The colour, shape and texture of fresh ice cream is certainly visible in Potenza’s acrylic gouaches; peach, pistachio and purply-red forest berries distinguish themselves forcefully from the sodden greens and asphalt greys of the Scottish industrial landscape. His subject-matter shares this otherness: influenced by the exciting first wave of Acid House culture in the late 1980s, Potenza evinces a non-Calvinist positivity more evocative of Chicago warehouses and Ibiza raves than Glasgow tenements. A Potenza painting incarnates not what Scotland is, but what it lacks.
As 1990s rave culture has continued to experience the bearhug embrace of mainstream acceptance in the UK — its visual values, once restricted to club flyers, now inform restaurant design, public information films and TV commercials for banks and building societies — Potenza has been granted a high-profile list of public commissions. His decoration of the walls of the Home Office lobby with a mural of happy ravers, their hands linked like the figures in Matisse’s La Danse, caused short-lived (and clearly manufactured) outrage in the tabloids, but has proved peculiarly popular with the civil servants who work in the building. A major mural at Finsbury Park underground station entitled Get On One Matey! was unfortunately damaged beyond repair in the 2011 riots. The vandals, caught on CCTV, are currently serving long prison sentences.
A few recent studies demonstrating the power of cultural transmission of values and attitudes over surprisingly long stretches of time: firstly, a set of surveys in central and eastern Europe has shown that trust in government officials is higher and corruption is lower in areas formerly governed by the Habsburg Empire, whose bureaucracy was considered to be more honest and competent than elsewhere in Europe at the time; the phenomenon has lasted from the end of World War 1 to the present day, surviving the redrawing of borders and different types of regimes, and to this day, levels of trust and corruption differ within the borders of countries between formerly Habsburg and, say, Ottoman or Russian-ruled areas.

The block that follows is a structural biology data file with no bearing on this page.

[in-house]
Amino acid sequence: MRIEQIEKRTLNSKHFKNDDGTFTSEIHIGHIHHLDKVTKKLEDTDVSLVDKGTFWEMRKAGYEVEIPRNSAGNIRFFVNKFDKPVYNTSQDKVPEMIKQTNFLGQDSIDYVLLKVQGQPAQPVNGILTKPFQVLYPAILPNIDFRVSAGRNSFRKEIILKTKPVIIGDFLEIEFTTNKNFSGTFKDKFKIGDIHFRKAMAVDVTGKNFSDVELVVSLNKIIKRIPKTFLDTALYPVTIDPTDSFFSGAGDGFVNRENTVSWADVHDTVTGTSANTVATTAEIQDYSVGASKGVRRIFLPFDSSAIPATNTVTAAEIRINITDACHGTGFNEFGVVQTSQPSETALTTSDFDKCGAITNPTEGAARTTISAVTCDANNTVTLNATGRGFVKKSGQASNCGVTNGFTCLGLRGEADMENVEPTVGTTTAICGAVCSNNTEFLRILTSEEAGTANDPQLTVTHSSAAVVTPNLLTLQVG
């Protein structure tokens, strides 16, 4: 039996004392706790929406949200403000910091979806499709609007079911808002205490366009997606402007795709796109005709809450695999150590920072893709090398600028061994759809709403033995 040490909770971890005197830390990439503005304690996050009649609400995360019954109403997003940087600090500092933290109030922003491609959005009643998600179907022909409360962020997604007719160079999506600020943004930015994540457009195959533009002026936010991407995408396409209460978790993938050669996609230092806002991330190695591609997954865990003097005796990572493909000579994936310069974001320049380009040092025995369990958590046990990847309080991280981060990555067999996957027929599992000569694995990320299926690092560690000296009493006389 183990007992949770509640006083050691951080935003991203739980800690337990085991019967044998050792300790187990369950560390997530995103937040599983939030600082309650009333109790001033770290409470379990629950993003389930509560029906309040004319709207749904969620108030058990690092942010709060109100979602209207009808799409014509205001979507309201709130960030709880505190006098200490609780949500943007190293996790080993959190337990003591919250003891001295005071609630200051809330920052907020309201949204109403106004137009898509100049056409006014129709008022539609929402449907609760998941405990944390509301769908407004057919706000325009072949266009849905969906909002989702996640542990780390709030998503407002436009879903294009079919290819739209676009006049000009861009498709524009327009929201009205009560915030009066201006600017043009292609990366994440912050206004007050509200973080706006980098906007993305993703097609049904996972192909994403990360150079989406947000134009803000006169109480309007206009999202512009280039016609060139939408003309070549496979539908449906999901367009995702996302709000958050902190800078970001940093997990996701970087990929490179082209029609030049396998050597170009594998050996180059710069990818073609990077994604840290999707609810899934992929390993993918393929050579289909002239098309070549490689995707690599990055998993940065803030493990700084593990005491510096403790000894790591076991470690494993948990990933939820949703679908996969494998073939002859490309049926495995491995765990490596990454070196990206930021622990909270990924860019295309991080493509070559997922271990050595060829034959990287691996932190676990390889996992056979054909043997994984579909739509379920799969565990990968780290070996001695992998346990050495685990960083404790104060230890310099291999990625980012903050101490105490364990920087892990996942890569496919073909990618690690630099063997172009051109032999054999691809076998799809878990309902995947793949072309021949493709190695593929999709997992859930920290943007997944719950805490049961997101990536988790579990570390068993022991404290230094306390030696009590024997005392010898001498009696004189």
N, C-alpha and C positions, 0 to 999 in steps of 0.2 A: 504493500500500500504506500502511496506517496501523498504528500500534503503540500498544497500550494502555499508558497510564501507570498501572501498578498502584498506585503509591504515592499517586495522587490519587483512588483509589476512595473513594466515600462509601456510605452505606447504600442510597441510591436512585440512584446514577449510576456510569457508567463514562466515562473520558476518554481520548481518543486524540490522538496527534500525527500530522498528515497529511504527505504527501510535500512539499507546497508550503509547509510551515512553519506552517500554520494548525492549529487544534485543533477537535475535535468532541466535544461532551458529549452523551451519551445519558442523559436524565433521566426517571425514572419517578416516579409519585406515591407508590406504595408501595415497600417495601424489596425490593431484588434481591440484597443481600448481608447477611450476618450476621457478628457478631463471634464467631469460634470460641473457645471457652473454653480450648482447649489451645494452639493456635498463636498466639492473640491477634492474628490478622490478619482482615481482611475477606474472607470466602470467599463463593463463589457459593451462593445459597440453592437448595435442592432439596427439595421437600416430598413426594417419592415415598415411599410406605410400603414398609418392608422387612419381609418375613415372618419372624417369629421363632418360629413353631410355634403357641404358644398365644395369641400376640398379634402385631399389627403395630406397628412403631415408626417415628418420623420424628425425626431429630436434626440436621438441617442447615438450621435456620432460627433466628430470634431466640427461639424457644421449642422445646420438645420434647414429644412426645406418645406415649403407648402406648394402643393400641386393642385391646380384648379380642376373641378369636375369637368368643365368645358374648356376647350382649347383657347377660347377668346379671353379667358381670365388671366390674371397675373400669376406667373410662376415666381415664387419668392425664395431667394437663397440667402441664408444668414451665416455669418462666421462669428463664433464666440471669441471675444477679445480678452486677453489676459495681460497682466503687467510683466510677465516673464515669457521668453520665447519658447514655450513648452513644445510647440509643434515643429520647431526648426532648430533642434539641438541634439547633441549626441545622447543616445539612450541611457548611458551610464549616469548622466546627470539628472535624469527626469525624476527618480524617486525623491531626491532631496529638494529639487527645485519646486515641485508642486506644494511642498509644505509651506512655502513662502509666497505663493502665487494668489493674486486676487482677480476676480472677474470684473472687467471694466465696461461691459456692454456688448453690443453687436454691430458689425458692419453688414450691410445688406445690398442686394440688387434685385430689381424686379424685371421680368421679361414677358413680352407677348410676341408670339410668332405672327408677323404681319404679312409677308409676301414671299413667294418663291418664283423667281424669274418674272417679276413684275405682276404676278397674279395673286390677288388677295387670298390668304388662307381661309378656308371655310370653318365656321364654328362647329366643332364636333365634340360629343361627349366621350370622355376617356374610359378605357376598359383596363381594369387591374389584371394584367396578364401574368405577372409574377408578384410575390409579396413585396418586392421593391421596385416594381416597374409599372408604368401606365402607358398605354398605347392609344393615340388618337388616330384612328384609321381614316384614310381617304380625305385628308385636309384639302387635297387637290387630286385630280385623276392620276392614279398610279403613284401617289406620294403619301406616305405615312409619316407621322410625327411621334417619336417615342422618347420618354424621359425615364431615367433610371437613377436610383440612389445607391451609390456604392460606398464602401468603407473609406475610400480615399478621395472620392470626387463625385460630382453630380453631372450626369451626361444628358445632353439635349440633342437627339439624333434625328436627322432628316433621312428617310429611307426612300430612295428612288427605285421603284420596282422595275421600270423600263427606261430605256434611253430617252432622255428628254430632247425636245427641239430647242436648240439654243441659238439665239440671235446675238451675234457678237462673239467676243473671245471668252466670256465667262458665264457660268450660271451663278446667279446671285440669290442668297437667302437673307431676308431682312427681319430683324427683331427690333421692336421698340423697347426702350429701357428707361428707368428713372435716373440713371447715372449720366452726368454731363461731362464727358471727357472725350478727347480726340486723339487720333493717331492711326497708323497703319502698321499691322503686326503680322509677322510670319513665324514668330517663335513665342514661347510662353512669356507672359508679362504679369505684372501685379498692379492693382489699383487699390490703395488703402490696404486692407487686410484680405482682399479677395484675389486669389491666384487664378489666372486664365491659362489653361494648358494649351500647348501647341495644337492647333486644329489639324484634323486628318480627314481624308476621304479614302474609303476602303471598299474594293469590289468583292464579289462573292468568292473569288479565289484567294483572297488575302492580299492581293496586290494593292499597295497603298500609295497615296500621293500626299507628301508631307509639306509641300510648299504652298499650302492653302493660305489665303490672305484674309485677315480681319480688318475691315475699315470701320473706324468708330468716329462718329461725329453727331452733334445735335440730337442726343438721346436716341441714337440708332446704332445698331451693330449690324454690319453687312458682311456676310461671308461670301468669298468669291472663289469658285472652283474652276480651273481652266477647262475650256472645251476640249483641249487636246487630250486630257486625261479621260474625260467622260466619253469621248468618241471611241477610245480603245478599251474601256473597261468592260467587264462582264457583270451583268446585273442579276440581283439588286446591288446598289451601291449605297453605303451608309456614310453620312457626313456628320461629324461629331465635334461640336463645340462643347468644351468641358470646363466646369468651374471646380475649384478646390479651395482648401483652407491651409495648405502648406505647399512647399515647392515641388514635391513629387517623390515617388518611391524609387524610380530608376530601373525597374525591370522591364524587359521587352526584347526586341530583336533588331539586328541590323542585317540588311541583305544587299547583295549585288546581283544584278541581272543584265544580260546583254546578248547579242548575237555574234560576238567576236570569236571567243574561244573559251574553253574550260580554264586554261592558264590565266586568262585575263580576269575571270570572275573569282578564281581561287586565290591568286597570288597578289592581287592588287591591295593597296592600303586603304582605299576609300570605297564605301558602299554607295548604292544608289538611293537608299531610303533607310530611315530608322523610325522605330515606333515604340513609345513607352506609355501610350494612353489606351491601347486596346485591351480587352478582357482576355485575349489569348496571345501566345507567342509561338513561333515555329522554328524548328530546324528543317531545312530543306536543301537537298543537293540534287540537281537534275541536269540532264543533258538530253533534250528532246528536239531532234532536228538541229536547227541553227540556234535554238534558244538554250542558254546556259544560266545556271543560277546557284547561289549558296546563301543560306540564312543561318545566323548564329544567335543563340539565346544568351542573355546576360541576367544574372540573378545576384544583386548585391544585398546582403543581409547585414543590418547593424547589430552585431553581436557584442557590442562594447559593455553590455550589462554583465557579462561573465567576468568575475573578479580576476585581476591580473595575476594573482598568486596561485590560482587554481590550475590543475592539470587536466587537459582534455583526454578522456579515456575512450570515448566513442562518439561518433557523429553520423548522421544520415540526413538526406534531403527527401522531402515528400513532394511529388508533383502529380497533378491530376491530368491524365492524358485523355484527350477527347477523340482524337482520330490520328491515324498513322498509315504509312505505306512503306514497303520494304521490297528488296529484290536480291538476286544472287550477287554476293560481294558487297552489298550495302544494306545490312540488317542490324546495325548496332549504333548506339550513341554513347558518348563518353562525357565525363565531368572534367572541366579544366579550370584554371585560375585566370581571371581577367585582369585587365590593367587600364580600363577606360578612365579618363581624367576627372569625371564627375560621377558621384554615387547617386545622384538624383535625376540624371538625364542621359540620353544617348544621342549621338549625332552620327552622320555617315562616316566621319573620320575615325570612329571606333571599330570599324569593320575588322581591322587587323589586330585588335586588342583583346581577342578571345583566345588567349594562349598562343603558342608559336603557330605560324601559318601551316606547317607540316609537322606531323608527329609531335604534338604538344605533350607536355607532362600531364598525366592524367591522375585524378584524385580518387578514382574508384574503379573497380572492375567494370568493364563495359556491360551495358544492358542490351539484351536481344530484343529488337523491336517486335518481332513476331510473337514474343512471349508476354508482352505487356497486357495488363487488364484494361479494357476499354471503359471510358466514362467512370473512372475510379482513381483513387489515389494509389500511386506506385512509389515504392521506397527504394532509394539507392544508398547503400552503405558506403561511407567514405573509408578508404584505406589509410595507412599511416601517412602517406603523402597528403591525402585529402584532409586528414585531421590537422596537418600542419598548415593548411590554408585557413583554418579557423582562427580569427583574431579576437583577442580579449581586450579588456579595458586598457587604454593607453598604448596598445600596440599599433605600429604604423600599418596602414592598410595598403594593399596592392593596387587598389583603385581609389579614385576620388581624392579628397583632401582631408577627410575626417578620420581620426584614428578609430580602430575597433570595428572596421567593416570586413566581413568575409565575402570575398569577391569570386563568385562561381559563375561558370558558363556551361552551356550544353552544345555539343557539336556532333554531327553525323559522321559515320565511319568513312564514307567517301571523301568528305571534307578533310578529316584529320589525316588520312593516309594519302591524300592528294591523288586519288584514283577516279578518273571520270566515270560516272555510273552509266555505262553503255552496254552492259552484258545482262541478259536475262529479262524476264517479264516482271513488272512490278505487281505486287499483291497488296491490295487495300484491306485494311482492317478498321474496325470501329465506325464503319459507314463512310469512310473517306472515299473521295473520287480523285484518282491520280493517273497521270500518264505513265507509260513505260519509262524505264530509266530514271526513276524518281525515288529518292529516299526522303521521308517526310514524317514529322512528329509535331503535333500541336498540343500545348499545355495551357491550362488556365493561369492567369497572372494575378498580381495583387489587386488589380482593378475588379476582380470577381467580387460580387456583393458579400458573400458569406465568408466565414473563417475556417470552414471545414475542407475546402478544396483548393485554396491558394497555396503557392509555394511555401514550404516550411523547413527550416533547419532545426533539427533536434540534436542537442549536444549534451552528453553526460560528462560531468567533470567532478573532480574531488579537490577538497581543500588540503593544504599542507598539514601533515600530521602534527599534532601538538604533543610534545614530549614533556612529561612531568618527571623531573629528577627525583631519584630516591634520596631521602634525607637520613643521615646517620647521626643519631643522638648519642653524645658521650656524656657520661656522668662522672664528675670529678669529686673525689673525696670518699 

On a darker note, another study in Germany has found that towns in which Jews were massacred during the Black Plague were more likely to support the Nazis and participated more enthusiastically in the Holocaust, some six centuries later.
On the eve of the Eurovision Song Contest, Der Spiegel has a piece on a group of academics who are looking at what the competition says about European cultures:
Take the 2007 winner, Serbia's Marija Serifovic. Many interpreted her act to be that of a campy, butch lesbian, but Gluhovic argues that people in the East viewed it differently, noting that the song's title, "Molitva" ("prayer"), is almost the same word in many Slavic languages. Viewers in Prague, Zagreb or Moscow may have been more inclined to think of the song as a prayer for a Serbia where EU sanctions against the former Milosevic regime had only just been lifted.
One thing neither academic disputes is the fact that countries in Eastern Europe and far beyond are investing heavily in their Eurovision acts as a way of polishing their images abroad. From Kiev to Moscow to Baku, tens of millions of euros have been spent on campaigns to burnish their images at Eurovision. Two approaches have proven highly popular -- either attempts to "self-exoticize" a country's "Orientalness" or Eastern culture, or to bring in famous producers to emulate Western pop styles.And while new arrivals go for nouveau-riche glamour to make an impression, those closer in seek to tone their appearance down, to distance themselves from their arriviste neighbours, not unlike the English class system:
Despite all the exuberant performers, some new entrants take a conservative approach. Researchers working on the Eurovision 'New Europe' project have seen a trend in Poland in which the country eschews the more outlandish performances adopted by some of its neighbors in favor of more mainstream pop. "In terms of their look and the way they sound, they have a strategy of disidentification with the more exotic East, thereby claiming its position in the Central European cultural core and values." The strategy has been a loser in terms of votes, however.Meanwhile, there is the question of Eurovision's campness and function as a signifier of gay identity, particularly in places where open homosexuality is disapproved of or worse: